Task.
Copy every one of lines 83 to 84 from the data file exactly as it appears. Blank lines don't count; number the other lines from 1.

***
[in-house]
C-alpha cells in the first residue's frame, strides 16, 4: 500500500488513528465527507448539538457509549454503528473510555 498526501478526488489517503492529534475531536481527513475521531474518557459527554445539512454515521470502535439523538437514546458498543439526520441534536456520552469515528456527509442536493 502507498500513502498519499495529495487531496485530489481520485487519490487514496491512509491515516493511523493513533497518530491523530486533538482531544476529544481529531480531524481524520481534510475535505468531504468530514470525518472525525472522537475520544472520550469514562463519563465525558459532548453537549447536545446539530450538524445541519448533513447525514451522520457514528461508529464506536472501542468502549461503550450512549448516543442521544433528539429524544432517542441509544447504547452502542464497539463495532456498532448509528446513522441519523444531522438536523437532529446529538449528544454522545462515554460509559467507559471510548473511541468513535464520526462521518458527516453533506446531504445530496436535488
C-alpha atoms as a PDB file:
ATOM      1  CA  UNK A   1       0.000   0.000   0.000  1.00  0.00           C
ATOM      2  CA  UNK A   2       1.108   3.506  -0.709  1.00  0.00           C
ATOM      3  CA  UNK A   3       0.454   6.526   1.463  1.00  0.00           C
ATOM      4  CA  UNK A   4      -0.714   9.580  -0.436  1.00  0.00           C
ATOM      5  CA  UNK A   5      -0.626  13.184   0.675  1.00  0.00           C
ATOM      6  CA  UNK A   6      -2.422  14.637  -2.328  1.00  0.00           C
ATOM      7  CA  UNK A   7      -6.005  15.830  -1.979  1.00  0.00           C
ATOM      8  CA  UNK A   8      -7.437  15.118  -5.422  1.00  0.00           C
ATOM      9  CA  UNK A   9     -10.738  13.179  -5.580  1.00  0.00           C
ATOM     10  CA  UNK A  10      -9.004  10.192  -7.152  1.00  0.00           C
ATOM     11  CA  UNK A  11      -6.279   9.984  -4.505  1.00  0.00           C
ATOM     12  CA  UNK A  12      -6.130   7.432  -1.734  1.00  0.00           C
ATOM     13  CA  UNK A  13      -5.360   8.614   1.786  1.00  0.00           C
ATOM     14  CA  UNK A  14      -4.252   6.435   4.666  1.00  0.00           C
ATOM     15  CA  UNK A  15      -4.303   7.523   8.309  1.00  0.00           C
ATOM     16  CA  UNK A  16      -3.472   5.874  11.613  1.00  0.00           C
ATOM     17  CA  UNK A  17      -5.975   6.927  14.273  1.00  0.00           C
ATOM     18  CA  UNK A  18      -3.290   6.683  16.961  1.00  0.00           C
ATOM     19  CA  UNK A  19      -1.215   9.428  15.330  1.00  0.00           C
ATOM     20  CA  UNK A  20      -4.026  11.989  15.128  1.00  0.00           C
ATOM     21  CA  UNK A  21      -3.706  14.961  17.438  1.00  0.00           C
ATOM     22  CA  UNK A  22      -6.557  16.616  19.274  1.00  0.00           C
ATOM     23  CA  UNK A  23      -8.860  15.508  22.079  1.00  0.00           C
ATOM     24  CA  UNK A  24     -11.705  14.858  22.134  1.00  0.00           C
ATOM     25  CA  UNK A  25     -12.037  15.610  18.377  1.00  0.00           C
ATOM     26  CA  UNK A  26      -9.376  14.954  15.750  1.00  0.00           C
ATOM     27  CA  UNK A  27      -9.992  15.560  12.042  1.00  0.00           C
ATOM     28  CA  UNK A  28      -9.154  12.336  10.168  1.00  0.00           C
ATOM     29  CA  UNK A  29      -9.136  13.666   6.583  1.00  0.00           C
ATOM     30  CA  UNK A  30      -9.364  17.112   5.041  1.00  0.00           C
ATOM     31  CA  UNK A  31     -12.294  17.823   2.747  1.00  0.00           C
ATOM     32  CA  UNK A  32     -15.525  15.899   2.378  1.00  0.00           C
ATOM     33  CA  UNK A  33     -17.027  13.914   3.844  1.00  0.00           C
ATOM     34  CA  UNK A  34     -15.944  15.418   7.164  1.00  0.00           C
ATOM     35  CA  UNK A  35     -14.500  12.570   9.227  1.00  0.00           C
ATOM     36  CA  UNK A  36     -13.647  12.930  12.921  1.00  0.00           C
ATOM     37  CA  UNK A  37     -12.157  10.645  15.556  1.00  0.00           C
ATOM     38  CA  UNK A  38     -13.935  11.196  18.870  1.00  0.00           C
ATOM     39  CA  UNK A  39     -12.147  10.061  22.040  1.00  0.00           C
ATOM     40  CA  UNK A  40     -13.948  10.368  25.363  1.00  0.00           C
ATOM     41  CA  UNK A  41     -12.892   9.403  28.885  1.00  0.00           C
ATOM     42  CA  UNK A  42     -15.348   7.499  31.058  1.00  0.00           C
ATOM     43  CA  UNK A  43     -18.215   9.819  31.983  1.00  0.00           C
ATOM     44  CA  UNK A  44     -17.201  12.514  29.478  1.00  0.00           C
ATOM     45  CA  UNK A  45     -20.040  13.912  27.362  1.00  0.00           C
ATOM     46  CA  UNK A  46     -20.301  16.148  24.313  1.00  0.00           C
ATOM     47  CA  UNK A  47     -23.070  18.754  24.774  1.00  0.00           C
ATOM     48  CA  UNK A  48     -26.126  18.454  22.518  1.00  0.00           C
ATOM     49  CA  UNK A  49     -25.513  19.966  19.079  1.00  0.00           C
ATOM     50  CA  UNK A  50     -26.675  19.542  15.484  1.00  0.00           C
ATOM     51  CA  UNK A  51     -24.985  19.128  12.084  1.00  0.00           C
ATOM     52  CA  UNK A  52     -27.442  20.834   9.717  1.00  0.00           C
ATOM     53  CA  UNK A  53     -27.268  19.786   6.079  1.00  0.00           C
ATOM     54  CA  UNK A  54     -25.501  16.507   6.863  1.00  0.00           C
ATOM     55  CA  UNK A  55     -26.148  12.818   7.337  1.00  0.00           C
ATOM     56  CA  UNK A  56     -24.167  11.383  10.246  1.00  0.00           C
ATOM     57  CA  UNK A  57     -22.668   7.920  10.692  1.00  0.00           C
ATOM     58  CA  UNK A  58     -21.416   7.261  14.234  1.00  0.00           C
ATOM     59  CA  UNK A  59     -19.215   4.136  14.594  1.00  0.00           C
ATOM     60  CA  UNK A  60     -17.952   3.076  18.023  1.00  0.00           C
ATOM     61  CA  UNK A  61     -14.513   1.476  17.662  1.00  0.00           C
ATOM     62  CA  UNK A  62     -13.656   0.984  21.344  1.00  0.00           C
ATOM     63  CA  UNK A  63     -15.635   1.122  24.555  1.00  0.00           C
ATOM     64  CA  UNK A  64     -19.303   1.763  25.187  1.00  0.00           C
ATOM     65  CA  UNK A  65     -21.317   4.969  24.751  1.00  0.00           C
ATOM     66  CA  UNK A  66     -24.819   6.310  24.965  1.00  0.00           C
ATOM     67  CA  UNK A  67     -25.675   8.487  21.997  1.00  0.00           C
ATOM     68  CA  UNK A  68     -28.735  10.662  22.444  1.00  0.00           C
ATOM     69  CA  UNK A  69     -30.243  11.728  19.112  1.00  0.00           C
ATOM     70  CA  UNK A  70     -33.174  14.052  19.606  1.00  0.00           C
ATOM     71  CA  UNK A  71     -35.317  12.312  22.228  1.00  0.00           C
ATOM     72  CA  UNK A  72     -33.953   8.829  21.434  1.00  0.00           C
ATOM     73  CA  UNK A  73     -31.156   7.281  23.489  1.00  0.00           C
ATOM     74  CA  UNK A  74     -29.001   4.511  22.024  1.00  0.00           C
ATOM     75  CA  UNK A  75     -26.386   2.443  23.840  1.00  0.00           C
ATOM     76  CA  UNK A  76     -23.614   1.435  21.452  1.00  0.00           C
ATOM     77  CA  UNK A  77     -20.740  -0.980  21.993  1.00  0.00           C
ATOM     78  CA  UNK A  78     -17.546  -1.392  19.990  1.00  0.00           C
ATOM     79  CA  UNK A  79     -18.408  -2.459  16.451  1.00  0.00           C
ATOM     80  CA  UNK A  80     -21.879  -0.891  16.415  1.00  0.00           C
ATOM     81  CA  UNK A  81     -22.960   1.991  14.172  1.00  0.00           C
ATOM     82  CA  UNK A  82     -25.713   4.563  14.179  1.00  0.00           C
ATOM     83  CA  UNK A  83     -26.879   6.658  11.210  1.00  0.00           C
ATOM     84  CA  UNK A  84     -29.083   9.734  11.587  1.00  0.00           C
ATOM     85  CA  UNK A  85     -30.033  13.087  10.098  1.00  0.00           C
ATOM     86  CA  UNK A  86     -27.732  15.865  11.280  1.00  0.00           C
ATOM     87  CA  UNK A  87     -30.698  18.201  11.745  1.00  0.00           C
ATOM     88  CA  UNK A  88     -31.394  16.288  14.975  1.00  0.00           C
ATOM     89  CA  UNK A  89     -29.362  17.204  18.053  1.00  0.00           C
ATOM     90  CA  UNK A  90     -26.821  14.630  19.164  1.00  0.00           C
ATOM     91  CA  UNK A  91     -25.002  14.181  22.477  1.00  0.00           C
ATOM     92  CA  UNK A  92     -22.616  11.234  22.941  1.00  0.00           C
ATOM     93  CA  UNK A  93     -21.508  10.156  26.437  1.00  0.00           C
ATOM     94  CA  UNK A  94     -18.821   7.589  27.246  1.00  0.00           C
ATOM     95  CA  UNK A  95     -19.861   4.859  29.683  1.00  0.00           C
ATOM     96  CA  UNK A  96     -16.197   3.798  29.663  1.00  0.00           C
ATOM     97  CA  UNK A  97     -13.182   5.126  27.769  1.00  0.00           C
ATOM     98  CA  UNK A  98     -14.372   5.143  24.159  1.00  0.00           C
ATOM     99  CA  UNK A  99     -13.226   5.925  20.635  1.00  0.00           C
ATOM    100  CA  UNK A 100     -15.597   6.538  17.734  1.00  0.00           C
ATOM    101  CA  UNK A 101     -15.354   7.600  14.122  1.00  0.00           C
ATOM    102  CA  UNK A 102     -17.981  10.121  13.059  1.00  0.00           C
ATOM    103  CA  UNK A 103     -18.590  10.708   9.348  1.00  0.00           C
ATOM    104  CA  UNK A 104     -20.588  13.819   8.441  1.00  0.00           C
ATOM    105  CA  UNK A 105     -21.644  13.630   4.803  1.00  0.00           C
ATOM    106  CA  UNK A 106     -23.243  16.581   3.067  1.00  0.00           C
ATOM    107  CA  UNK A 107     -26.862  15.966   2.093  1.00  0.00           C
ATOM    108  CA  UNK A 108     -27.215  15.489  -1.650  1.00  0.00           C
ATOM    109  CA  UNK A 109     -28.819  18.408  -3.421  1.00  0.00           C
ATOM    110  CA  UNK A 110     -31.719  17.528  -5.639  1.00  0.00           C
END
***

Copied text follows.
ATOM     80  CA  UNK A  80     -21.879  -0.891  16.415  1.00  0.00           C
ATOM     81  CA  UNK A  81     -22.960   1.991  14.172  1.00  0.00           C